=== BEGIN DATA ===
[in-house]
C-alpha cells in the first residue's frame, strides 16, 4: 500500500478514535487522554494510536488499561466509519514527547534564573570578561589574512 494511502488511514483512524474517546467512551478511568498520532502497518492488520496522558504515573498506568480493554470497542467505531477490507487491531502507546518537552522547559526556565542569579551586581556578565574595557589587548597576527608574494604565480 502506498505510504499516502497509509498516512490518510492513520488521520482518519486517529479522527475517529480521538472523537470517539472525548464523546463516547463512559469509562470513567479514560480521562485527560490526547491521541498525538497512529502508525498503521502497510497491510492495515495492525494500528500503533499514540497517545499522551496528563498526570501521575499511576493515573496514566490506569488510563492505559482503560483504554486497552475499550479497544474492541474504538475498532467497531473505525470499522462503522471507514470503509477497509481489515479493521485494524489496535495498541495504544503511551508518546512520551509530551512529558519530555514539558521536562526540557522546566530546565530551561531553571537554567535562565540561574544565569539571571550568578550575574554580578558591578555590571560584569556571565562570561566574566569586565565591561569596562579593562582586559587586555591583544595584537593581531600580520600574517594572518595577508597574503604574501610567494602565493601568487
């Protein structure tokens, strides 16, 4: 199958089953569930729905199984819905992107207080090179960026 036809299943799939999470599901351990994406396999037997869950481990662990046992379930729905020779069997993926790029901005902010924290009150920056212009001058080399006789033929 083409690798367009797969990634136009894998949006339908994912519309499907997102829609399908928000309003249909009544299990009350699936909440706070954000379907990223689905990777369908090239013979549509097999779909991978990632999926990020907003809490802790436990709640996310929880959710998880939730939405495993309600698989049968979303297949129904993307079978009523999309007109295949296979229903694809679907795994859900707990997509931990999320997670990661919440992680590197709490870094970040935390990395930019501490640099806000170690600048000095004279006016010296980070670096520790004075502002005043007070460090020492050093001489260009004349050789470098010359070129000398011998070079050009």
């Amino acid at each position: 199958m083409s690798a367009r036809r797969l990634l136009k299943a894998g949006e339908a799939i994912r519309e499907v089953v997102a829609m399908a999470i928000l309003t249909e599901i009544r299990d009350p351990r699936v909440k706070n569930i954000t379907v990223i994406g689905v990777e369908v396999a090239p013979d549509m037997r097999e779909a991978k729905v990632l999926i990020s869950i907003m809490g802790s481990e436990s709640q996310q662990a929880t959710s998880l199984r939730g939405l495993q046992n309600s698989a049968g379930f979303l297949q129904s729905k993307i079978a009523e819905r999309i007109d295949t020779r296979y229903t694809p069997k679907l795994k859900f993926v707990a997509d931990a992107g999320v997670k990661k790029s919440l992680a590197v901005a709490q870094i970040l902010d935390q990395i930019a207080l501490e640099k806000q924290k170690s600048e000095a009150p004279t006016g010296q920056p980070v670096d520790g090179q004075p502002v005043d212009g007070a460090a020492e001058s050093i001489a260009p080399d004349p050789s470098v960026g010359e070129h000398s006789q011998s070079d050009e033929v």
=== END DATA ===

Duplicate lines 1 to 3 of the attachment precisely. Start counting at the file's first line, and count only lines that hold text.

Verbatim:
[in-house]
C-alpha cells in the first residue's frame, strides 16, 4: 500500500478514535487522554494510536488499561466509519514527547534564573570578561589574512 494511502488511514483512524474517546467512551478511568498520532502497518492488520496522558504515573498506568480493554470497542467505531477490507487491531502507546518537552522547559526556565542569579551586581556578565574595557589587548597576527608574494604565480 502506498505510504499516502497509509498516512490518510492513520488521520482518519486517529479522527475517529480521538472523537470517539472525548464523546463516547463512559469509562470513567479514560480521562485527560490526547491521541498525538497512529502508525498503521502497510497491510492495515495492525494500528500503533499514540497517545499522551496528563498526570501521575499511576493515573496514566490506569488510563492505559482503560483504554486497552475499550479497544474492541474504538475498532467497531473505525470499522462503522471507514470503509477497509481489515479493521485494524489496535495498541495504544503511551508518546512520551509530551512529558519530555514539558521536562526540557522546566530546565530551561531553571537554567535562565540561574544565569539571571550568578550575574554580578558591578555590571560584569556571565562570561566574566569586565565591561569596562579593562582586559587586555591583544595584537593581531600580520600574517594572518595577508597574503604574501610567494602565493601568487
């Protein structure tokens, strides 16, 4: 199958089953569930729905199984819905992107207080090179960026 036809299943799939999470599901351990994406396999037997869950481990662990046992379930729905020779069997993926790029901005902010924290009150920056212009001058080399006789033929 083409690798367009797969990634136009894998949006339908994912519309499907997102829609399908928000309003249909009544299990009350699936909440706070954000379907990223689905990777369908090239013979549509097999779909991978990632999926990020907003809490802790436990709640996310929880959710998880939730939405495993309600698989049968979303297949129904993307079978009523999309007109295949296979229903694809679907795994859900707990997509931990999320997670990661919440992680590197709490870094970040935390990395930019501490640099806000170690600048000095004279006016010296980070670096520790004075502002005043007070460090020492050093001489260009004349050789470098010359070129000398011998070079050009």